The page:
Kennedy’s reasoning became especially important in subsequent years because it was the basis of three other U.S. high court decisions advancing LGBTQ equality. The reasoning applied in the Oregon brief was used in the Romer majority opinion issued by Justice Anthony Kennedy, which declared Amendment 2 to be a violation of the U.S. Constitution. Kennedy then extended the reasoning from the Romer decision to subsequent cases subsequent cases and similarly invalidated laws banning homosexual conduct (, the Defense of Marriage Act as it prevented federal level marriage rights for same gender married couples (, and prohibitions against same-gender marriage (

    Jeremiah A. Ho of the University of Massachusetts School of Law, discusses the substantial federal question underlining in Obergefell v. Hodges:

    Writing for the Obergefell majority, Justice Kennedy reasoned through the issue within a specific context of discrimination that he—as the author of now four canonical gay rights decisions in recent Supreme Court memory—began building in Romer v. Evans and has developed throughout the rest of the quartet: Lawrence v. Texas, US v. Windsor and Obergefell. In each of these opinions, Kennedy has relied on concepts of animus and dignity to create a narrative—both emotional and doctrinal—of the experience of marginalization endured by sexual minorities under the law. Gradually, the connection between animus and dignity in these cases has crystallized into an anti-stereotyping principle, proven crucial for mediating from one gay rights case to another and for overturning discrimination in each instance at the court. (   

    So, the four major U.S. Supreme Court decisions in favor of LGBTQ equality thus far evolved from judicial reasoning that started in Oregon. 


  9. Changing public attitudes
  10. One of the major persons whose work helped defeat Oregon’s horrendously anti-LGBTQ 1992 Measure 9 was Portland straight cisgender ally Thalia Zepatos. She later became Director of Organizing at the National LGBTQ Task Force and then the Director of Research and Messaging at Freedom to Marry.

    Thalia ZepatosAfter the 2008 passage of California’s anti-marriage equality Proposition 8, Thalia focused full-time on changing the way Americans talk about marriage for same-gender couples.  She did this working for the national group Freedom to Marry which was founded by marriage equality trailblazer Evan Wolfson. Thalia hired Oregon pollster Lisa Grove (and her colleague Melissa Chernaik), and they collaborated with Jeana Frazzini and Thomas Wheatley from Basic Rights Oregon (BRO), the state’s major LGBTQ equality group to develop Why Marriage Matters, a public education partnership of over 30 state and national organizations.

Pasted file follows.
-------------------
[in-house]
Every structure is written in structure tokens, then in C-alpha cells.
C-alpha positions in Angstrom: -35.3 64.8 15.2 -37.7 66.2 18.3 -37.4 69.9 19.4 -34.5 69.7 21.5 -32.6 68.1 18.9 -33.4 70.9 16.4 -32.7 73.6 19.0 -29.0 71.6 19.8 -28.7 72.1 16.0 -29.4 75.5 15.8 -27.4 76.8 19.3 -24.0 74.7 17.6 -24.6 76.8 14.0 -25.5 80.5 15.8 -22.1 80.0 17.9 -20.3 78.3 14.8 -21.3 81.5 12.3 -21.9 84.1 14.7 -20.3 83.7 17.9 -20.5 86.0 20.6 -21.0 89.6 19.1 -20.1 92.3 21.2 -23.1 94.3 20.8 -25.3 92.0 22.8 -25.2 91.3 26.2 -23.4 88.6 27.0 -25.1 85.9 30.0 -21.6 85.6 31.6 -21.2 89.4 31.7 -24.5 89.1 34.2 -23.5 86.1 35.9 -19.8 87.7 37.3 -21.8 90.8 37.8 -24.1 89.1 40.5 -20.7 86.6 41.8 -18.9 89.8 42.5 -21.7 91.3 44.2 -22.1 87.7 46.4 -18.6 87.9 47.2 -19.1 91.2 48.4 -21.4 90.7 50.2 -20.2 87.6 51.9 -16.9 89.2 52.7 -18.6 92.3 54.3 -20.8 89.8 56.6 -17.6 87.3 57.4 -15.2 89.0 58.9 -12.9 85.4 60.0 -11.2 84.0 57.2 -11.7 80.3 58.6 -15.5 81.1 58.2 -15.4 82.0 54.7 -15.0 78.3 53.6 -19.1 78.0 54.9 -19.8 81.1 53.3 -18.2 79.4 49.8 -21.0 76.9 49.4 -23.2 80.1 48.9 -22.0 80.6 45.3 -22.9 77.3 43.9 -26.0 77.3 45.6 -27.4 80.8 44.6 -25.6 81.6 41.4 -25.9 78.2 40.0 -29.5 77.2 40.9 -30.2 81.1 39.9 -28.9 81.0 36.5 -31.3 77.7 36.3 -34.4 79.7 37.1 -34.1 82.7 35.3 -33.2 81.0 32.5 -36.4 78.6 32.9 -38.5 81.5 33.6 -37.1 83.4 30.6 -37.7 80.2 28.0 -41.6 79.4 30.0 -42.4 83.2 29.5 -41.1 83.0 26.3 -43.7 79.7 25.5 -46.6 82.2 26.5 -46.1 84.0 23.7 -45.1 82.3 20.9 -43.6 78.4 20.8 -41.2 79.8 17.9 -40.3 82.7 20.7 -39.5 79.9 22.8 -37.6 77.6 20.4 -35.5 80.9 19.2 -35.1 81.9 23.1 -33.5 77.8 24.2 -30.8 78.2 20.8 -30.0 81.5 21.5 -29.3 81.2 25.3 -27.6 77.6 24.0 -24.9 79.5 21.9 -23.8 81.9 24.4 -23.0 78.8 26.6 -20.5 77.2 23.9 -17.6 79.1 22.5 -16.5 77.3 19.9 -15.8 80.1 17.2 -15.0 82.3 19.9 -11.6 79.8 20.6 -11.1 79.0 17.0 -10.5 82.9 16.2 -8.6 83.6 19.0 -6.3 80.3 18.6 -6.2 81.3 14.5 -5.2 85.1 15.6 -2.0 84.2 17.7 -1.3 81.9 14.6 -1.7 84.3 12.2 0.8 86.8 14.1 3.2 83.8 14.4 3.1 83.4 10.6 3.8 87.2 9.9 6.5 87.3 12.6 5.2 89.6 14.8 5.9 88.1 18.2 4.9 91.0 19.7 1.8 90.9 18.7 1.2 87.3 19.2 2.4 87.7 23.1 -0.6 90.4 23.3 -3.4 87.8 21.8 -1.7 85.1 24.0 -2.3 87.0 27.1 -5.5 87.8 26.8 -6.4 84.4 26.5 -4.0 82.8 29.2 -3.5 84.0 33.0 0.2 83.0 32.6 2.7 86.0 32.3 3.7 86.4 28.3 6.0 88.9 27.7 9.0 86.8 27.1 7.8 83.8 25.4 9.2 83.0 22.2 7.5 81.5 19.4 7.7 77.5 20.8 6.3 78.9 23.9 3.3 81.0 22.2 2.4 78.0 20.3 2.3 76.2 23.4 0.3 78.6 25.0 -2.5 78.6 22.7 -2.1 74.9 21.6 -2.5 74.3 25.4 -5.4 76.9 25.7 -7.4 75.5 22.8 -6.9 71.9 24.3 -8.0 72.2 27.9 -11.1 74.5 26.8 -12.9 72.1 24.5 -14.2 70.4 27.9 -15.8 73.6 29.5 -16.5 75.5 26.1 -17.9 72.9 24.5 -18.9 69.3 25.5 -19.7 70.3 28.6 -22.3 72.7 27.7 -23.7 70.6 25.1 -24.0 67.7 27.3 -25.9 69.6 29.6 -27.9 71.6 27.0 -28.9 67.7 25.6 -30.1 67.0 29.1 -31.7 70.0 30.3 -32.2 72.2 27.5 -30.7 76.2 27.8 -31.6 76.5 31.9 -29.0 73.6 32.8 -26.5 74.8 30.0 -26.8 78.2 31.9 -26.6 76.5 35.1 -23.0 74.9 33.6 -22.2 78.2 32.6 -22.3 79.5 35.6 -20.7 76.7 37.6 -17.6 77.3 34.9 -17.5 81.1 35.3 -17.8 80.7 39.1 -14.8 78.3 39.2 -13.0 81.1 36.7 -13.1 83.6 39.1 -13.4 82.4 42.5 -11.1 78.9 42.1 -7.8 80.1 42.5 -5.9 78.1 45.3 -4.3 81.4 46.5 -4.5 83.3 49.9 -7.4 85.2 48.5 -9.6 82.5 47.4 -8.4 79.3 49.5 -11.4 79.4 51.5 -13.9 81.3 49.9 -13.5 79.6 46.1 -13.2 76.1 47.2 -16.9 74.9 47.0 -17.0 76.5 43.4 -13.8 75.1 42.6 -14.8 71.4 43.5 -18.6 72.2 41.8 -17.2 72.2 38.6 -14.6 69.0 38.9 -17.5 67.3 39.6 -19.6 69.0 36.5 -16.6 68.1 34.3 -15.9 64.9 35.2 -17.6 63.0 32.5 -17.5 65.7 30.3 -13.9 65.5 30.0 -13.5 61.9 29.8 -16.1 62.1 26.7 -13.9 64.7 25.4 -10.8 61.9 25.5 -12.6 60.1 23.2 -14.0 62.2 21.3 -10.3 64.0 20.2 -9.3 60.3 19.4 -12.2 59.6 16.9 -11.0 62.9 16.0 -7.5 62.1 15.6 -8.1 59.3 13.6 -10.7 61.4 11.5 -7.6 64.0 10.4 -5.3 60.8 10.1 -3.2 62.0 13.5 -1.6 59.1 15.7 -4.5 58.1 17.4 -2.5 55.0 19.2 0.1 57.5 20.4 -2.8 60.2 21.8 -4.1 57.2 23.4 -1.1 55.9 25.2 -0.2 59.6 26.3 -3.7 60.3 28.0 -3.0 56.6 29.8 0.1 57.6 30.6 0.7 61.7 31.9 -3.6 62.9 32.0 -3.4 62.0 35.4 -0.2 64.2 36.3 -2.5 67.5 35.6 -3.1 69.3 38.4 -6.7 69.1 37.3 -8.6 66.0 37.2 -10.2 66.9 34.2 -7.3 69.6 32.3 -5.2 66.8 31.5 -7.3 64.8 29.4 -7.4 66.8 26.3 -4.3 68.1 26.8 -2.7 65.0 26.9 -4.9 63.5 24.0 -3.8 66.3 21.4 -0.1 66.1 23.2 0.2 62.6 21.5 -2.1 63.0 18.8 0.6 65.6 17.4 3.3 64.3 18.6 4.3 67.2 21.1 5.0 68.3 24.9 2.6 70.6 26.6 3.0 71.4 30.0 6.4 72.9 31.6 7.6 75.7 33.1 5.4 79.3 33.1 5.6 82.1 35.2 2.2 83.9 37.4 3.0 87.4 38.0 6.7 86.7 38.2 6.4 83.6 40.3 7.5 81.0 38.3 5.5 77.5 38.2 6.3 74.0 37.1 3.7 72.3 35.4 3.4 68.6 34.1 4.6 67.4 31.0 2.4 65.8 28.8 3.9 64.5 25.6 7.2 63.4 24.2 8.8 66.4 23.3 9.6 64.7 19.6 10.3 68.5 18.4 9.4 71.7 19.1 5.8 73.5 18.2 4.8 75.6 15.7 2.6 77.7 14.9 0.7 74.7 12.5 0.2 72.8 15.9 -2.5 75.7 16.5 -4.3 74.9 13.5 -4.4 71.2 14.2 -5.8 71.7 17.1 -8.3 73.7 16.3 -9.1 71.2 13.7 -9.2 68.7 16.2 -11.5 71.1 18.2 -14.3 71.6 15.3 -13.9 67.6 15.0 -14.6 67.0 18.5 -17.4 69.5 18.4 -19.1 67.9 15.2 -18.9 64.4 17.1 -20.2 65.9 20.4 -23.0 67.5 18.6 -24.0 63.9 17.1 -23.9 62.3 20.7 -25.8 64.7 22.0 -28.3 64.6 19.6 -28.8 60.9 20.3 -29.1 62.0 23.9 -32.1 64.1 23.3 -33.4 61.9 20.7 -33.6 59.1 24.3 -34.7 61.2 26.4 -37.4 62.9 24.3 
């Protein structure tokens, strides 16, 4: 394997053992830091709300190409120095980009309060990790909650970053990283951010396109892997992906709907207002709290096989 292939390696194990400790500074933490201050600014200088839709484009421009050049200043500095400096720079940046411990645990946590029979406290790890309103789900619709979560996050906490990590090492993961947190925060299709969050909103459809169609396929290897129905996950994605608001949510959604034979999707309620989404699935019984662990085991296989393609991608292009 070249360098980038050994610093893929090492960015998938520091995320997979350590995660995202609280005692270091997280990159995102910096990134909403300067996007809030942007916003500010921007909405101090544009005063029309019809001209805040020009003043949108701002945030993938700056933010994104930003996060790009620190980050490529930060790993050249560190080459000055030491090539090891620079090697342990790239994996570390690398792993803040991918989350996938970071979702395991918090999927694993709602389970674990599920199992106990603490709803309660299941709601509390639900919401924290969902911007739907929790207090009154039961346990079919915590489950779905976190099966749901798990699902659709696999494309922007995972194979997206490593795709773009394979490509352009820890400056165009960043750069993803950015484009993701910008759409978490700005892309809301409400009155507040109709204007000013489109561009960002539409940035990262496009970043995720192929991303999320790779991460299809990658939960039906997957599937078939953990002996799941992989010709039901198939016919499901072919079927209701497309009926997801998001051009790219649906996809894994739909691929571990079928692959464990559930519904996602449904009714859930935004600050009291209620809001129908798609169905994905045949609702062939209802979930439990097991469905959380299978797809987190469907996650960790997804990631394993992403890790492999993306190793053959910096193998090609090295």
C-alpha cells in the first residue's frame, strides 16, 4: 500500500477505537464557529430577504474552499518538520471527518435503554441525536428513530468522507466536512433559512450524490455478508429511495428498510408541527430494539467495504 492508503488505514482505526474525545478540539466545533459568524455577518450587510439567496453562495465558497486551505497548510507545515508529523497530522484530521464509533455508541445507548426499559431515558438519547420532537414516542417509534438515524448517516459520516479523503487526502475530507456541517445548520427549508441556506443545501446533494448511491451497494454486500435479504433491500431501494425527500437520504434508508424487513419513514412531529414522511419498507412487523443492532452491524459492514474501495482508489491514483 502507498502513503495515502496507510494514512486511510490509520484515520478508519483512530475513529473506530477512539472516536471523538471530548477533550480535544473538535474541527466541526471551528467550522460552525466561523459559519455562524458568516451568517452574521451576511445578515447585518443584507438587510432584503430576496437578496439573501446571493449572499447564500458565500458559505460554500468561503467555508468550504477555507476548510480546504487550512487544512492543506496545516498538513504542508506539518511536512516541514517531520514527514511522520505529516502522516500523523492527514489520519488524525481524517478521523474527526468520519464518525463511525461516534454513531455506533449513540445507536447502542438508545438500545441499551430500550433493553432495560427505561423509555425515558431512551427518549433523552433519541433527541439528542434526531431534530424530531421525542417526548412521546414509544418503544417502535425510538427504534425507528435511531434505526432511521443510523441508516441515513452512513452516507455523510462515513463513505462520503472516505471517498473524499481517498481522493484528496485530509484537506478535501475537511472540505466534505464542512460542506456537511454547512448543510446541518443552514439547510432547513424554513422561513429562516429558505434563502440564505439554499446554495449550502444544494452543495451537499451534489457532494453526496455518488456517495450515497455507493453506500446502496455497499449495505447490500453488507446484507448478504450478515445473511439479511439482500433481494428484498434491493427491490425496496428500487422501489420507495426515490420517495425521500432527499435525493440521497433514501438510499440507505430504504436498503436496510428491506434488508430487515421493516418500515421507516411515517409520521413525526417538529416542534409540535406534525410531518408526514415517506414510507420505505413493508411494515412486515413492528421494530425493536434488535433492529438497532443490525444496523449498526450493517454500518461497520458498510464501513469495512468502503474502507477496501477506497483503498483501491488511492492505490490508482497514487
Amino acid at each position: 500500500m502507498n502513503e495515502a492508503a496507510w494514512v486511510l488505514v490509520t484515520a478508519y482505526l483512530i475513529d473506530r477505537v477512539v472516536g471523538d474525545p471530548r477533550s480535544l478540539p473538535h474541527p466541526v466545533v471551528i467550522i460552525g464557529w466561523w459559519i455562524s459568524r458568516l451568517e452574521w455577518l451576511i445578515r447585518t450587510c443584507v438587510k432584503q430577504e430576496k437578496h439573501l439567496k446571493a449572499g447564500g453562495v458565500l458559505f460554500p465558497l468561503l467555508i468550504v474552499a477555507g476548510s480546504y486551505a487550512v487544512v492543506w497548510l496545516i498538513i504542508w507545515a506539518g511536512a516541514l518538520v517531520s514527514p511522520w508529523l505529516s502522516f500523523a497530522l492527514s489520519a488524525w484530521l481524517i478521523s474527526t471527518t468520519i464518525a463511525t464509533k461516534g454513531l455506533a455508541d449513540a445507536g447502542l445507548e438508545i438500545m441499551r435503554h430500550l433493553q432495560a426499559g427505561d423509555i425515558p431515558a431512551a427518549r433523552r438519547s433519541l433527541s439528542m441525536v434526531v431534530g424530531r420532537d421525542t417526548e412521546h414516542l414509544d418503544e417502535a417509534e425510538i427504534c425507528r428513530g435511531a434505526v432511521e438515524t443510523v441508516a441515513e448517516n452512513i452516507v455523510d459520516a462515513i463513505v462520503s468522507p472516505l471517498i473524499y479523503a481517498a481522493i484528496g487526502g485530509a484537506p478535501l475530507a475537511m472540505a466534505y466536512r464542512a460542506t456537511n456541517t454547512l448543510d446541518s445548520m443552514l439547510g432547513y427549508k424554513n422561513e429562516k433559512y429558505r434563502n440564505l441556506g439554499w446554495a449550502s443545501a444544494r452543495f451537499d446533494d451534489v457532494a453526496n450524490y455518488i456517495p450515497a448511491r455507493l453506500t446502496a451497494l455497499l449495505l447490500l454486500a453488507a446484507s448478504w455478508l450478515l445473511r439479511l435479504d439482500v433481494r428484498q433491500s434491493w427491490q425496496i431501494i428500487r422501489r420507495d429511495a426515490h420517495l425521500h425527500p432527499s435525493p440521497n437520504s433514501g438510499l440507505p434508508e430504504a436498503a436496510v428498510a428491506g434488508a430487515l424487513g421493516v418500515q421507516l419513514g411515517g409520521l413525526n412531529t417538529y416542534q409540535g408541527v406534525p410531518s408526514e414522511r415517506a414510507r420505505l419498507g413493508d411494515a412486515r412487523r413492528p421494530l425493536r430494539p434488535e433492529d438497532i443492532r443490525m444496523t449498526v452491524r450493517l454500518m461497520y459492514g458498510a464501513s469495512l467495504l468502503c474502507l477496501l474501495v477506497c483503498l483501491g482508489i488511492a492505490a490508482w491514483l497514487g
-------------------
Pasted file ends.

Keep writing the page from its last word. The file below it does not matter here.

Research found that the most effective message was that committed, long-term same-gender couples want the same things that most married couples do, in the words of a November 2011 Freedom to Marry research memo -- "mowing the lawn, helping an elderly neighbor, and talking about their hopes and dreams." Whereas in the past the conversation centered around wanting legal rights and benefits, now the talk was about the importance of love and commitment, building lives together, the creation of family. 

    Oregon became the “laboratory state” for this new message frame, and Basic Rights Oregon and Freedom to Marry began field-testing a campaign in Oregon in 2010. Mailers and television ads for the effort, dubbed "Marriage Matters" showed same-gender couples and straight couples side by side, talking about how long they'd been together and the meaning of marriage to their everyday lives. ("We've been together for 31 years.... We share the laundry, cooking, vacations and the happiness we wish for our children and grandchildren," a beaming lesbian couple said in one mail piece.)

    Interestingly as the national campaign began to use the “Marriage Matters” title and messaging, they were threatened with legal action by a right-wing Christian group which was doing marriage counseling (and political work!) under the same title. After the successful tests in Oregon, the national campaign was then named “Why Marriage Matters.” (see for sample materials developed in various states)

    Widely credited as a “message guru” who cracked the code on marriage, Thalia organized a national Marriage Research Consortium that included several national as well as state organizations that collaborated on research and message experiments together. Once they had developed the new “love and commitment” message frame, they continued to work together to find messages that could successful respond to opposition attacks focused on how same-gender marriage (and LGBTQ people) would be harmful to children. They also worked to research and develop culturally-competent messages for Latinos, African Americans, several Asian and Pacific Islander communities, Mormons, and other groups.

    The Marriage Research Consortium (with Basic Rights Oregon as a key partner) also tested and developed ideas around effective messengers for the campaign, as well as effective canvass and conversational strategies for engaging with voters. These all became part of the “marriage toolbox” that was shared with more than 35 state campaigns. Lesbian activist Holly Pruett of Portland (who also had worked to defeat the many early anti-LGBT measures on the Oregon ballot) worked alongside Thalia to coordinate the work of the MRC and support many of the state campaigns to build support for marriage.

    Thalia’s work led directly to the first four statewide marriage victories at the ballot on election day, November 6, 2012 with ballot marriage equality victories in four states -- Maine, Washington, Maryland, and Minnesota. Prior to that date, same-gender marriage had been placed on 31 state ballots -- and voted down 31 times. Nate Silver and many widely-respected national pollsters and academics remarked that the growth in public support for marriage was “exponential” once the new messaging was adopted.

    Even though marriage equality in most states was a product federal and state court decisions, the increase in public acceptance that Thalia and her crew helped bring about created a more stable acceptance that help solidify the advance.  As Judge Robert Shelby of Utah wrote in the Kitchen v. Herbert marriage case, “It is not the Constitution that has changed, but our knowledge of what it means to be gay or lesbian.”

    Since the nationwide victory on marriage at the Supreme Court in 2015, Thalia has gone on to assist marriage campaigns in Ireland, Australia, and a half-dozen other countries.

    Sources of this information include my email interviews with Thalia; Thalia’s Queer Heroes Northwest Award narrative at; and this lengthy article:

For more information, see the documentary The Freedom to Marry